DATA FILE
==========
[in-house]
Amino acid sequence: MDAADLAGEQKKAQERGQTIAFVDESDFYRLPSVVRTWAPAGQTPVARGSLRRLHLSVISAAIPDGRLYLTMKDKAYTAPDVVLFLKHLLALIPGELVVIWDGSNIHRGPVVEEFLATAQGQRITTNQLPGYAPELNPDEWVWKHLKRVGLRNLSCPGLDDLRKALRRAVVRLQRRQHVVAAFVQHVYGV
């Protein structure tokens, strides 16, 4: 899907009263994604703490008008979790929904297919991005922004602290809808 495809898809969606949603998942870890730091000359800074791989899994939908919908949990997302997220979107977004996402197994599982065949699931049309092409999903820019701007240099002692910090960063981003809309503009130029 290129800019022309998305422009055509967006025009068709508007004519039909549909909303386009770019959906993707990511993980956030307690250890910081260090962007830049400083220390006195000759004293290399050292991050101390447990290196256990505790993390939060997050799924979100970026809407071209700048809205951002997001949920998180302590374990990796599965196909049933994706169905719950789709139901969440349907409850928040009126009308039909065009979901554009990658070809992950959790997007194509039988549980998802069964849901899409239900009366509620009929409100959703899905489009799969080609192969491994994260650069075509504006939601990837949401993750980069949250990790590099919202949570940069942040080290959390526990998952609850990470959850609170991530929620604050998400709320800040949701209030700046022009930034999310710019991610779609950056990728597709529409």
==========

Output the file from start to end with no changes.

[in-house]
Amino acid sequence: MDAADLAGEQKKAQERGQTIAFVDESDFYRLPSVVRTWAPAGQTPVARGSLRRLHLSVISAAIPDGRLYLTMKDKAYTAPDVVLFLKHLLALIPGELVVIWDGSNIHRGPVVEEFLATAQGQRITTNQLPGYAPELNPDEWVWKHLKRVGLRNLSCPGLDDLRKALRRAVVRLQRRQHVVAAFVQHVYGV
């Protein structure tokens, strides 16, 4: 899907009263994604703490008008979790929904297919991005922004602290809808 495809898809969606949603998942870890730091000359800074791989899994939908919908949990997302997220979107977004996402197994599982065949699931049309092409999903820019701007240099002692910090960063981003809309503009130029 290129800019022309998305422009055509967006025009068709508007004519039909549909909303386009770019959906993707990511993980956030307690250890910081260090962007830049400083220390006195000759004293290399050292991050101390447990290196256990505790993390939060997050799924979100970026809407071209700048809205951002997001949920998180302590374990990796599965196909049933994706169905719950789709139901969440349907409850928040009126009308039909065009979901554009990658070809992950959790997007194509039988549980998802069964849901899409239900009366509620009929409100959703899905489009799969080609192969491994994260650069075509504006939601990837949401993750980069949250990790590099919202949570940069942040080290959390526990998952609850990470959850609170991530929620604050998400709320800040949701209030700046022009930034999310710019991610779609950056990728597709529409």